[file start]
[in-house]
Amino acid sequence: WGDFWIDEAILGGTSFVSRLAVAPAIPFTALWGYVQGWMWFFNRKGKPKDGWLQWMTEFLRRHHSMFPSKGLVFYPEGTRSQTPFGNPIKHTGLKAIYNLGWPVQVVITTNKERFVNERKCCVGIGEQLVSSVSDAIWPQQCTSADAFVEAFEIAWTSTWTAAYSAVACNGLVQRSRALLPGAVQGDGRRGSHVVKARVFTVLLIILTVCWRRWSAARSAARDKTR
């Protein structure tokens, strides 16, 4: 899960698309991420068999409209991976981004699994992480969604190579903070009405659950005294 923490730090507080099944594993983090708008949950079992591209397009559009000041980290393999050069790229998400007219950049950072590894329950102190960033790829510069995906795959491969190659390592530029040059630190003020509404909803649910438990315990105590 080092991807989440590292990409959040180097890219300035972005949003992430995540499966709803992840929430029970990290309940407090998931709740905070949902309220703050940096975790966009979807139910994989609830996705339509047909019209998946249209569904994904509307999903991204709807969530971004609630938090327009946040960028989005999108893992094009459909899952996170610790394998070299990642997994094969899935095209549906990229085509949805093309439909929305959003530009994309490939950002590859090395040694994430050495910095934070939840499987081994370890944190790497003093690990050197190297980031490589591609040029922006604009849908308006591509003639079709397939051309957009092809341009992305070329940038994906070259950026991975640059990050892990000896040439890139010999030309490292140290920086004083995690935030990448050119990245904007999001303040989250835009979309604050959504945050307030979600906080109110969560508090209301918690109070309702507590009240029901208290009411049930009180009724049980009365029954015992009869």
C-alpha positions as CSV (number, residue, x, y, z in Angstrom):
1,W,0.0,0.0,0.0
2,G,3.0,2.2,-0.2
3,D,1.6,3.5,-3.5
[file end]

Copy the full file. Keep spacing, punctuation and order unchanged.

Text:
[in-house]
Amino acid sequence: WGDFWIDEAILGGTSFVSRLAVAPAIPFTALWGYVQGWMWFFNRKGKPKDGWLQWMTEFLRRHHSMFPSKGLVFYPEGTRSQTPFGNPIKHTGLKAIYNLGWPVQVVITTNKERFVNERKCCVGIGEQLVSSVSDAIWPQQCTSADAFVEAFEIAWTSTWTAAYSAVACNGLVQRSRALLPGAVQGDGRRGSHVVKARVFTVLLIILTVCWRRWSAARSAARDKTR
């Protein structure tokens, strides 16, 4: 899960698309991420068999409209991976981004699994992480969604190579903070009405659950005294 923490730090507080099944594993983090708008949950079992591209397009559009000041980290393999050069790229998400007219950049950072590894329950102190960033790829510069995906795959491969190659390592530029040059630190003020509404909803649910438990315990105590 080092991807989440590292990409959040180097890219300035972005949003992430995540499966709803992840929430029970990290309940407090998931709740905070949902309220703050940096975790966009979807139910994989609830996705339509047909019209998946249209569904994904509307999903991204709807969530971004609630938090327009946040960028989005999108893992094009459909899952996170610790394998070299990642997994094969899935095209549906990229085509949805093309439909929305959003530009994309490939950002590859090395040694994430050495910095934070939840499987081994370890944190790497003093690990050197190297980031490589591609040029922006604009849908308006591509003639079709397939051309957009092809341009992305070329940038994906070259950026991975640059990050892990000896040439890139010999030309490292140290920086004083995690935030990448050119990245904007999001303040989250835009979309604050959504945050307030979600906080109110969560508090209301918690109070309702507590009240029901208290009411049930009180009724049980009365029954015992009869």
C-alpha positions as CSV (number, residue, x, y, z in Angstrom):
1,W,0.0,0.0,0.0
2,G,3.0,2.2,-0.2
3,D,1.6,3.5,-3.5